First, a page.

6 things I wish I knew at my first UN Climate Conference

My first ever COP was COP22 in 2016 in Morocco where I was part of Climate Tracker team.  I was only 18-year-old at the time. It was such an exciting experience that pushed me out of my comfort bubble and changed my life completely. 

If I was asked what I wish I knew better before heading to COP22, it will probably be those things:

1) The Acronyms: 

At first, I thought that Climate Tracker team (especially Anna) are exaggerating a bit about acronyms and how negotiators speak gibberish in COP but then I went to my first negotiation session and I spent it all googling acronyms rather than paying attention to the session itself. 

In COP it’s also very common to talk with strangers about the negotiations during coffee or lunch lines and I remember on the first days, someone asked me if I was following WIM and it took me a while to realize what that is. 

So my advice for anyone attending COP is to familiarise yourself with the acronyms because it will make it easier for you to ask questions and to understand what people are talking about.

 2) Proper Planning:  

COP is overwhelming, you can’t get the hang of it in a day and you definitely can’t follow and attend everything.

During the first days of COP22, I didn’t check the side event’s and negotiations’ schedule on a daily basis and I sometimes ended up with unproductive day because I tried to follow everything but of course I failed and wasted the chance to work on interesting articles because of my lack of proper planning. 


3) More Negotiations Less Side Events: 

Side events can be attractive and really easy articles to get done. On my 1st COP, I attended lots of side events which helped me produce many good articles but what I wish I could have done is challenge myself to go to the negotiations and try to understand what they are talking about. 

I was insecure about attending the negotiations at first because I thought only senior people with years of experience in the UN would understand it but I was wrong. You can understand anything at COP because you can always stop a stranger and ask them about it. You can also track down your delegation and have them explain things to you and show you what your country stands on in each negotiation topic.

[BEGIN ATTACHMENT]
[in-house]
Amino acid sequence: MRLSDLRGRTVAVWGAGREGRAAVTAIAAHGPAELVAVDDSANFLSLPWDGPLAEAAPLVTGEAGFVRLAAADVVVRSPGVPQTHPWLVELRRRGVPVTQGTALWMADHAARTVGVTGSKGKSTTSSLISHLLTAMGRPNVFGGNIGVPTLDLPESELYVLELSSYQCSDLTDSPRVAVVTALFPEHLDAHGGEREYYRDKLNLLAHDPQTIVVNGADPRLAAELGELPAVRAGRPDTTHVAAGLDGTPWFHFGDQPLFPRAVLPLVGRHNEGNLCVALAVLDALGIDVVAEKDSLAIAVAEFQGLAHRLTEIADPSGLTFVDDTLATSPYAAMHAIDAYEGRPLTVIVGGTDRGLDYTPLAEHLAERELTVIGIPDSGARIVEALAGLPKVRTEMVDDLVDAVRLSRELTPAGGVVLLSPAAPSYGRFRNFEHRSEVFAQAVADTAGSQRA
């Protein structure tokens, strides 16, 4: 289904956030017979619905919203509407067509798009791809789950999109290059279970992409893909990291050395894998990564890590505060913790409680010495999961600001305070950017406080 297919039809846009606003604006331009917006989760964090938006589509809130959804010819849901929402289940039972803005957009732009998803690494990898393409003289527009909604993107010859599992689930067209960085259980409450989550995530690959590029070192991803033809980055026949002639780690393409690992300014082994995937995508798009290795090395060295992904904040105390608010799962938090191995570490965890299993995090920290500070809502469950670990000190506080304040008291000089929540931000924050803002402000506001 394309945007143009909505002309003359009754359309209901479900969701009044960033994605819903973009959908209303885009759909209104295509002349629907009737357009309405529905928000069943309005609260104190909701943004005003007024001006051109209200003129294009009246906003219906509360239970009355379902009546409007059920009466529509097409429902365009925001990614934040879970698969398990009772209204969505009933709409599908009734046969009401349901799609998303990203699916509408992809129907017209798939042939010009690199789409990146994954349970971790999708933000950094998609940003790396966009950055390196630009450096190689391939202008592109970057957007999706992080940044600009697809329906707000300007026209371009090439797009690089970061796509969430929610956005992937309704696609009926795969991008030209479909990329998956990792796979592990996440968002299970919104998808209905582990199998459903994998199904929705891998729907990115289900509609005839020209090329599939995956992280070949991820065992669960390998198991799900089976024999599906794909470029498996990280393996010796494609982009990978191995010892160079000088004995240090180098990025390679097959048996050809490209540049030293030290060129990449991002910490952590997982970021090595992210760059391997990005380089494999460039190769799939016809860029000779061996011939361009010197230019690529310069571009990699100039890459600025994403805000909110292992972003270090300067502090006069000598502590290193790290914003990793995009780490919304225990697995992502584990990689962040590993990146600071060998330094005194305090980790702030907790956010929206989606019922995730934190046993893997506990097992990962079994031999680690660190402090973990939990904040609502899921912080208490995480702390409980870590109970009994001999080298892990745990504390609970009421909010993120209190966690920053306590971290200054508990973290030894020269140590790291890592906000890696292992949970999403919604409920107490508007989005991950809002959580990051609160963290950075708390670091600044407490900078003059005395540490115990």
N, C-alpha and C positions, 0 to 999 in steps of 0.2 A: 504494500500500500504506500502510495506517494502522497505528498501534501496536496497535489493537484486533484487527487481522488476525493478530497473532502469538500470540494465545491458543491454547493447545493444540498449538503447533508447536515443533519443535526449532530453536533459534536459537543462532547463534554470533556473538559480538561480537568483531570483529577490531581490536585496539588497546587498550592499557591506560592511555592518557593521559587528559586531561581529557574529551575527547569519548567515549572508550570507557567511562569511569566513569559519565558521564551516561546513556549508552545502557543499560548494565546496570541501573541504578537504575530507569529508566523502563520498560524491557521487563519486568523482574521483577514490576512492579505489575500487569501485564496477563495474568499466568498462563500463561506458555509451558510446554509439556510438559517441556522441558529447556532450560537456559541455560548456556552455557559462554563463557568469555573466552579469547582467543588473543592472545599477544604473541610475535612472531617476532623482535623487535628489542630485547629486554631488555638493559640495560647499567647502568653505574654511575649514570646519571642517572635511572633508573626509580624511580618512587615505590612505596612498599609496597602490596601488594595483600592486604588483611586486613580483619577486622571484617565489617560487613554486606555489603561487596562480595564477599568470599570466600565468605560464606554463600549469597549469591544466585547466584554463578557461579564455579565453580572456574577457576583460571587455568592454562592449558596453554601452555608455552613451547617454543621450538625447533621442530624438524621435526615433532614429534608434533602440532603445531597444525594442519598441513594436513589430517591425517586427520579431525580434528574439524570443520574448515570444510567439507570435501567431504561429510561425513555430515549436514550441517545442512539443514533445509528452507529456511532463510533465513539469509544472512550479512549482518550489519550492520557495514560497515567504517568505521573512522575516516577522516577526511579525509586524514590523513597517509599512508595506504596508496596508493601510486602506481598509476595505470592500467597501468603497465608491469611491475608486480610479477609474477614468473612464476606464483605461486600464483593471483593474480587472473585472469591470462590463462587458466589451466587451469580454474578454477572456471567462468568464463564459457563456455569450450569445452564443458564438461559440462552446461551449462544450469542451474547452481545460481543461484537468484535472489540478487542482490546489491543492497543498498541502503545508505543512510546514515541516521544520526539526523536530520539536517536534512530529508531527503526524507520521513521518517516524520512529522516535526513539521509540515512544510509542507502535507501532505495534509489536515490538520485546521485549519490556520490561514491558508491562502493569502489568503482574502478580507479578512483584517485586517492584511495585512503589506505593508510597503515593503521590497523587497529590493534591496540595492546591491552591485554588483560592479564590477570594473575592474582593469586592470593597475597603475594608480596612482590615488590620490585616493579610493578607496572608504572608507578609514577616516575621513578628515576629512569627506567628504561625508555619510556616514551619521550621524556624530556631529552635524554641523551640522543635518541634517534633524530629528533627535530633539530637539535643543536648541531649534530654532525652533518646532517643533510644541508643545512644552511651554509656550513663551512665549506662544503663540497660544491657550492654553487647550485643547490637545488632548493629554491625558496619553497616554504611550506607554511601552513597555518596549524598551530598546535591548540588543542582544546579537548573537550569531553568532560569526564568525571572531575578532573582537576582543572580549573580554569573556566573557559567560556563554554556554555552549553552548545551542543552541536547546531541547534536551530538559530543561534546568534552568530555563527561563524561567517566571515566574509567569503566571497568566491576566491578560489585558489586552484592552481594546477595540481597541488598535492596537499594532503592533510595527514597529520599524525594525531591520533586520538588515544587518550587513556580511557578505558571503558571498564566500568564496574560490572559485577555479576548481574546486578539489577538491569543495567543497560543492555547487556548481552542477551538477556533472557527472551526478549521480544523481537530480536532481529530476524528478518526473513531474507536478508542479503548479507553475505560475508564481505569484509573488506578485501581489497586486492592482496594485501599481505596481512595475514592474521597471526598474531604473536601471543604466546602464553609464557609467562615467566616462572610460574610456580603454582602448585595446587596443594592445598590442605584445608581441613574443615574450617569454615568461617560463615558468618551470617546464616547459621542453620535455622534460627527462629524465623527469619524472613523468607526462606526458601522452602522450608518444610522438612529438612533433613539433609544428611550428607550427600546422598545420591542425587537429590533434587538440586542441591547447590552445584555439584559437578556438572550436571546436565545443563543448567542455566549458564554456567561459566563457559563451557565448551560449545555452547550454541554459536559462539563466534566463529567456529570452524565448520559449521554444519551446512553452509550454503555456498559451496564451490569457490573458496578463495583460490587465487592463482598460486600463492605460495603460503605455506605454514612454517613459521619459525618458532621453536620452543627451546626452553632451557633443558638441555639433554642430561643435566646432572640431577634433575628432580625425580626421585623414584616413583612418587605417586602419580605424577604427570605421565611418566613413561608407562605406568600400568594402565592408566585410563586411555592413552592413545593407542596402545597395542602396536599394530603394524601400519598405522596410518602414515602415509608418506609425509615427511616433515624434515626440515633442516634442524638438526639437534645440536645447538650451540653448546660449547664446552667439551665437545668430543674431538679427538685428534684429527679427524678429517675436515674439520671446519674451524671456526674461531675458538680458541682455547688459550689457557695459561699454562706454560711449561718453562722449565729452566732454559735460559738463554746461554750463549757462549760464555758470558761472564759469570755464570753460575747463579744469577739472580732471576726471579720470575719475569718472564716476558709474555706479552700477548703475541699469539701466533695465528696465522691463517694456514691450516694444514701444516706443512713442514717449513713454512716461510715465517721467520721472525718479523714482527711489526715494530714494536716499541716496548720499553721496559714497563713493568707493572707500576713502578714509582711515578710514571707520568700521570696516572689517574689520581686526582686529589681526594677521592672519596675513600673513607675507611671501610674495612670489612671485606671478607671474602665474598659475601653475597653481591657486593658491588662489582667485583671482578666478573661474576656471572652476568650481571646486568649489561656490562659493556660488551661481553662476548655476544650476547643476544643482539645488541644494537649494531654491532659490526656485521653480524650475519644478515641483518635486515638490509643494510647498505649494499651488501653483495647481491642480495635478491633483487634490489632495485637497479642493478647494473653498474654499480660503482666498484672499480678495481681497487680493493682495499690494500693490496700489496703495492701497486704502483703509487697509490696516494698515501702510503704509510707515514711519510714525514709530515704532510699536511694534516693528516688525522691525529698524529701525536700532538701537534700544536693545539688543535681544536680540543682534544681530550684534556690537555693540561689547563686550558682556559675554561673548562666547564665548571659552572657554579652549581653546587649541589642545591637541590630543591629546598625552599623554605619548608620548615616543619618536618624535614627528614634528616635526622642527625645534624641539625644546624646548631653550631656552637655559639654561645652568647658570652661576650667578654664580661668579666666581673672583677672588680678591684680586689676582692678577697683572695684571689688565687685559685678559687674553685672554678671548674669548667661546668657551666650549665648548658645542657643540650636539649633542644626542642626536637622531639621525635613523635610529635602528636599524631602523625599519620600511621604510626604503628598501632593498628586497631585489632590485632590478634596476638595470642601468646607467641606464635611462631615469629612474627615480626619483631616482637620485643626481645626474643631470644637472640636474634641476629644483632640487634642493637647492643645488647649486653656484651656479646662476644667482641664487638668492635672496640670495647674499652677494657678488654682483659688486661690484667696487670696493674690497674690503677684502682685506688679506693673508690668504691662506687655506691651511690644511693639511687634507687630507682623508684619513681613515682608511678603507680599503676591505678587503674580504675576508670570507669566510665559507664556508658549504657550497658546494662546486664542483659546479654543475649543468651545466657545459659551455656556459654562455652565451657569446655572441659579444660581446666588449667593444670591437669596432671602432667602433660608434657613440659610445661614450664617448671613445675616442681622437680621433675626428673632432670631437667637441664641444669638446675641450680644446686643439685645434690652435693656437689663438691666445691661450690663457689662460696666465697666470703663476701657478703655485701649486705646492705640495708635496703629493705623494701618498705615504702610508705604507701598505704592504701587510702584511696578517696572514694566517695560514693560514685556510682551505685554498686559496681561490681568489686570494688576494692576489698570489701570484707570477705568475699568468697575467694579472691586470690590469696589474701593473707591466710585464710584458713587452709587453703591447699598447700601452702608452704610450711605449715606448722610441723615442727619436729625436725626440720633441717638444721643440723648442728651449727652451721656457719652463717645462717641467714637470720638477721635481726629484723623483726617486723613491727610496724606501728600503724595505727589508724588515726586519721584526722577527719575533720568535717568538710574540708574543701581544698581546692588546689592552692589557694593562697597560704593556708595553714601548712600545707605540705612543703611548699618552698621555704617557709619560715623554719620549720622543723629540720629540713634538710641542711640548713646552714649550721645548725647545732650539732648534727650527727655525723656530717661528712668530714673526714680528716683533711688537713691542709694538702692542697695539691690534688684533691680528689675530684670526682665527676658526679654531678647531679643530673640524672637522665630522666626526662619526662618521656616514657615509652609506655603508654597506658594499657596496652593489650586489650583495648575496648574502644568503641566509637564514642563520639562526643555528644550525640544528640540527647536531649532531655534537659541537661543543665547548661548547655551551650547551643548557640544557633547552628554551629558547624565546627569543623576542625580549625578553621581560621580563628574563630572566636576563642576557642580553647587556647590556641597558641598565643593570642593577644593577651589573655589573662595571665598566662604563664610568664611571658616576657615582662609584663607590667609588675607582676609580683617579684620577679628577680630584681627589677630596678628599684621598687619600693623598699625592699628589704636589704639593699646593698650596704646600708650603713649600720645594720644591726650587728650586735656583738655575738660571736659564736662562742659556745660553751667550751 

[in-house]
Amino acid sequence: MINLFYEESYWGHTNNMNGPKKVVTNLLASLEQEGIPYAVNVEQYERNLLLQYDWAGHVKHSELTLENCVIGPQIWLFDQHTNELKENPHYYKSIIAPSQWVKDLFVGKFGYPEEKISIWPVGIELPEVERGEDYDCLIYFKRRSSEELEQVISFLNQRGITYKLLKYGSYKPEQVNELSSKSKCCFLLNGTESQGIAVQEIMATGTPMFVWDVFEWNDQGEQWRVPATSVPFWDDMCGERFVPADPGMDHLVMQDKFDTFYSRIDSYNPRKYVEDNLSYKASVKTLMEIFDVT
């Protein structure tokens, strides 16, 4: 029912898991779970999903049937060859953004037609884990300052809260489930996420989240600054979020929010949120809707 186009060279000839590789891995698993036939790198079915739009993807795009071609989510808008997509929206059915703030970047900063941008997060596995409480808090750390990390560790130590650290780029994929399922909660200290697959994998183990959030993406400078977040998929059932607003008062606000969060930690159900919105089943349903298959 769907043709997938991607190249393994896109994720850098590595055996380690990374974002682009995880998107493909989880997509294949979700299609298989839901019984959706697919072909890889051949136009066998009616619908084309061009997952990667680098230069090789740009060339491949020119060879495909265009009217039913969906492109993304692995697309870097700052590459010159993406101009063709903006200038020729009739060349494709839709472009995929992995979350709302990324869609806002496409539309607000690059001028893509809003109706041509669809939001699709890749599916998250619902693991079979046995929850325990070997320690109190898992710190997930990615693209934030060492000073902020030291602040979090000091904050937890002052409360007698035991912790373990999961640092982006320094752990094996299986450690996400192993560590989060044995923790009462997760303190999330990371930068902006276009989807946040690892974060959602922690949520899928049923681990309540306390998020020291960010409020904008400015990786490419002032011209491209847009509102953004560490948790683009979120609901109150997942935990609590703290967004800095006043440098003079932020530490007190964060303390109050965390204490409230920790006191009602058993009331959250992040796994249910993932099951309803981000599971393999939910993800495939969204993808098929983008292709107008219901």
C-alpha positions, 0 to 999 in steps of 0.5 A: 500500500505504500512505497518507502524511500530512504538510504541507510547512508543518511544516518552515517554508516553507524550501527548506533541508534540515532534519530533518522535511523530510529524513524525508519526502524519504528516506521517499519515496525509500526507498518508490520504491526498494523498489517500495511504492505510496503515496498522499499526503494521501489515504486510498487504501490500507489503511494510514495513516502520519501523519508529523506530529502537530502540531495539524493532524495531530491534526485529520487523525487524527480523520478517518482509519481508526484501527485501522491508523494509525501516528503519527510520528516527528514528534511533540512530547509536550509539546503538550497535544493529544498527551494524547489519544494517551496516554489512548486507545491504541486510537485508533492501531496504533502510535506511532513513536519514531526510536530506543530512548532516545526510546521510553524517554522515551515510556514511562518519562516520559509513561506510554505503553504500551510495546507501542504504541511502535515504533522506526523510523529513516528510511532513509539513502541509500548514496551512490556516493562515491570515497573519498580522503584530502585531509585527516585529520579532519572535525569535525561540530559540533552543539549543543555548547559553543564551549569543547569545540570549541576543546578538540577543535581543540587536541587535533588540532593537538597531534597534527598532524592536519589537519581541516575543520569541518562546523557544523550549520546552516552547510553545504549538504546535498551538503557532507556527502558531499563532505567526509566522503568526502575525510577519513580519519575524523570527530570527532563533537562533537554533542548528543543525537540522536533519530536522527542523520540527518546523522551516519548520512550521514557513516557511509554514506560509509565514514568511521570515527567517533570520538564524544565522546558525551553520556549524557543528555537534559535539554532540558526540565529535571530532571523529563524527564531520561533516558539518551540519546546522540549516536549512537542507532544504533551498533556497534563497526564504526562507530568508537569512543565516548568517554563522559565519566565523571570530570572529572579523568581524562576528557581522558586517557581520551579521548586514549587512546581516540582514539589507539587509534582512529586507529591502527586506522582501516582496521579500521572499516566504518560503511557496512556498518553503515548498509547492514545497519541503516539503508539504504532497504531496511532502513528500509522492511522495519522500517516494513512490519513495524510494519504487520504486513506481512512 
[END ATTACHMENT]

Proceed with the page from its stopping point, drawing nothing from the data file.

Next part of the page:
But really… don’t be shy. Ask questions! 

4) The Agenda:

In my first COP, I was always so confused when people say things like “Agenda item 8” and that’s because I didn’t really check the COP agenda (which is always uploaded on the UNFCCC website weeks before COP officially starts) 

The Agenda is really important because it gives you a good understanding of what is being negotiated. You don’t have to memorize it but have it on your phone or on your laptop so you can access it fast and trust me, by the last days of COP, you will realize that you have memorized it all. 

We made it easy for you and you can also check the agenda here. 

5) The Power of Twitter:

In 2016, I remember that Climate Tracker team encouraged us to use social media to post pictures, tweet about things and even ask questions. I was a bit insecure at first about using my own social media and didn’t see the point of it.

On the first days, I couldn’t find anyone from my delegation and was a bit upset about this because I had many questions for them. Chris encouraged me to tweet “I’m in COP22 and would love to meet Sudanese people participating” and so I did. In less than an hour, I linked up with 3 Sudanese negotiators and they helped me meet the Sudan Ministry of Environment. After that, I started tweeting non-stop and until now it’s my favorite thing to do at COP. 


6) Collaborating with the Team:

One of the coolest things about being with Climate Tracker at COP is the team. In Morocco, I was part of a team made of 11 people from 11 countries, it was really fun and interesting to work with the team but I really wish I would’ve done it more 

If you think about it, by working on collaborative articles with the team members, you could end up publishing in new countries that you would otherwise never or hardly reach. 


Lina Yassin
Middle East and North Africa Program Manager. In 2016 became the youngest Sudanese climate journalist to publish in a national newspaper. Working from Sudan, at least when they don't have blackouts.